W. Eugene Smith: Photography Made Difficult.
Posted on January 28, 2013
I somehow managed to graduate from photojournalism school without ever hearing of one W. Eugene Smith. That, if you know anything about me, could be my most miraculous achievement. Still to this day I wonder how this was possible, but none the less, it was. Several years after graduation I was working for the Arizona Republic in Phoenix, hovering somewhere between photo-intern and “guy who just keeps showing up.” I picked up a chest cold but kept working, going out on daily assignments and also working on a story about Thai-style boxing that had just come to the Valley of the Sun. I got sicker and sicker and finally had to break down and visit the warzone that is county hospital, you know, the place we go when we don’t have insurance. After taking a chest X-RAY the doctor said, “First, I don’t know how you walked in here.” “And second, if you don’t go home right now and do nothing for ten days you will die.” Now I’m not an “A” student but that soundly relatively serious to me, so I went home to my rented room in downtown Phoenix and looked for sympathy. After about eighteen minutes, this was pre-internet “entertainment” people, I was so mind numbingly bored I began to dig around in the wooden box that held up the television. Inside I found this film. In short, my chest cold changed my life.
I was alone when I found the film, slipped it innocently into the state-of-the-art, 174-pound BETA machine and sat back with a nice hot glass of Hawaiian Punch. Within minutes I had forgotten about everything I had ever learned because what this film presented was an alternative universe, a vision and power I had never truly seen before. I watched the film then I started watching it again. My housemate came home and I vomited an indecipherable mess of panic, happiness, confusion and maybe a little more panic. What this film unveiled was a level of photography and commitment, a level that went well beyond “healthy,” and a set of images that were simply the most powerful documentary images I had ever seen.
Actor Peter Reigert portrays Smith while the film slowly features over 600 of Smith’s images. And, as interesting is the dialogue which comes directly from Smith’s diaries and letters, which by the way are honest and very well done. The film is rounded out with archival footage and interviews with family, friends and industry types. Now you might be thinking this is enough to endure watching the film dissected into nine parts on You Tube, and if you asked me I would say “Yes, it is TOTALLY worth it,” but there’s more. You can buy this film. My advice, buy it. You are gonna want to see it over and over again.
Now, I know there are some folks out there who might find reason to spoof this film, and feel free to do so, but you cannot deny what you are looking at when you see those images. In my mind Gene Smith was, and is, the best documentary photographer in American history, perhaps world history. Considering his tools, how minimal they were, and his materials and lack of outlets, he did SO MUCH it is hard for me to wrap my head around. As you will see, Smith was not without his faults, and according to some he was a complete and total ass***, but again his work lives as a testament to just how good and how committed he was. A quick example. He was assigned a project on Pittsburgh, which is one of my favorites, and the project owner thought he would get about thirty images over a two-week period. After many months and 10,000 GOOD images, Smith felt he wasn’t done. His “Country Doctor” story saw Smith spend twenty-three straight days with the doctor, and his “Midwife” story saw Smith spend six-weeks straight, day and night, with his subject. You see where I’m going with this? For Smith there was nothing else. There was no end. There was no compromise. Because of this his battles with Life Magazine were legendary.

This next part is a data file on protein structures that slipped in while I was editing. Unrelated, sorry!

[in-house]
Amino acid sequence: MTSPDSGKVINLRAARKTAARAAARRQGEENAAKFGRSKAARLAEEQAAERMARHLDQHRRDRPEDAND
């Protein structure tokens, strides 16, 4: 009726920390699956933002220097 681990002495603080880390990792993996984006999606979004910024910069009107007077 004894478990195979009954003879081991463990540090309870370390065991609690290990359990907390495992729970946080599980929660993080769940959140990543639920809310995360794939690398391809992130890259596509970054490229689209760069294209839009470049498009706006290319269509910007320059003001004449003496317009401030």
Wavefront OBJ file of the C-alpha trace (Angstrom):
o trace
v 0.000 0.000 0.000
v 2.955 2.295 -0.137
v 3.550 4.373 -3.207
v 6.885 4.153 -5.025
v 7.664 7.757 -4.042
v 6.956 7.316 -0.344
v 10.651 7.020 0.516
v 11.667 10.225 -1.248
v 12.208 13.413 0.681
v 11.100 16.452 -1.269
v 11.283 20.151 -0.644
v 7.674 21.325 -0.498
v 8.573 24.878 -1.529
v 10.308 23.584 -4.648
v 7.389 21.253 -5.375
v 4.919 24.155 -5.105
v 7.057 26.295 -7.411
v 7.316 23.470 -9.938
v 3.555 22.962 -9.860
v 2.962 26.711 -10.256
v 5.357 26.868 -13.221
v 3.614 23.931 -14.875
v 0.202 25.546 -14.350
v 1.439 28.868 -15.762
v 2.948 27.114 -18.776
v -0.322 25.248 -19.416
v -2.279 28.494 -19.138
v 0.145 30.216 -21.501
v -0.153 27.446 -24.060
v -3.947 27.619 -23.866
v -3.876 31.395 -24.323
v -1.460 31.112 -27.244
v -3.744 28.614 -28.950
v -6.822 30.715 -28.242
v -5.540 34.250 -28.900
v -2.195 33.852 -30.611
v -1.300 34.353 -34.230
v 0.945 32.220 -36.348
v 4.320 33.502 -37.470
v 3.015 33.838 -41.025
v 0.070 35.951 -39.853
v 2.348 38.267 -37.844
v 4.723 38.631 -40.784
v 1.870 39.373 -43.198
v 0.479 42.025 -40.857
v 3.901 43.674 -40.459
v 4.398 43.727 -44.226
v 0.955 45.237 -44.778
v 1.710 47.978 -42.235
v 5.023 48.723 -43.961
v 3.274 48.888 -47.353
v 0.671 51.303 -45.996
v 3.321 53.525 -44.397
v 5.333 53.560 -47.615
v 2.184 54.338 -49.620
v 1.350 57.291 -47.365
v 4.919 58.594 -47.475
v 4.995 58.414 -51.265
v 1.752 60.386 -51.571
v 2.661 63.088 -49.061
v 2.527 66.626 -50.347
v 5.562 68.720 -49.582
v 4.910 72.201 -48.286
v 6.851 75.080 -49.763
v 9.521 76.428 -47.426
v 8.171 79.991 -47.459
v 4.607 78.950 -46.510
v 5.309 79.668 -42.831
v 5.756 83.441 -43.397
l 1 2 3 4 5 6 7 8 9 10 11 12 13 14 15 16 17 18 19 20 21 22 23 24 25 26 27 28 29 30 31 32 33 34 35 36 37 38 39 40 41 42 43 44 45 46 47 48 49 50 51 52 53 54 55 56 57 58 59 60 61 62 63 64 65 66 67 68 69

I’ll leave you with one more thing. I’m a heartless bastard at times. I’m not this way on purpose, I just have the ability to bury my emotions. My wife has seen my cry once in sixteen years(When Battlefield Earth was snubbed for an Oscar). I watched “Photography Made Difficult” again last night, when the moon was full and the air was cold and crisp. Twice I felt like I was going to cry. I feel an emotional attachment to his work that I simply don’t feel with ANYONE else. I recently saw footage of some guy clubbing a baby harp seal and was like “I wonder what’s on Oprah?” Flatline people, NOTHING. But with this film I was riveted and emotionally attached. Forget about his content, which is supreme, just look at the LIGHT and the PRINTING. And again, he isn’t working with anything remotely cutting edge even though it was probably considered so at the time. I sat watching and was reminded once again about the only things that matter. Desire, direction, time in the field, light, timing and composition. These days I go into the field with multiple formats, color AND black and white film and a “to do” list that is WAY beyond what I need. This film is something I can’t hide from, and just knowing that this work is out there is a constant reminder of just how high the bar has been set.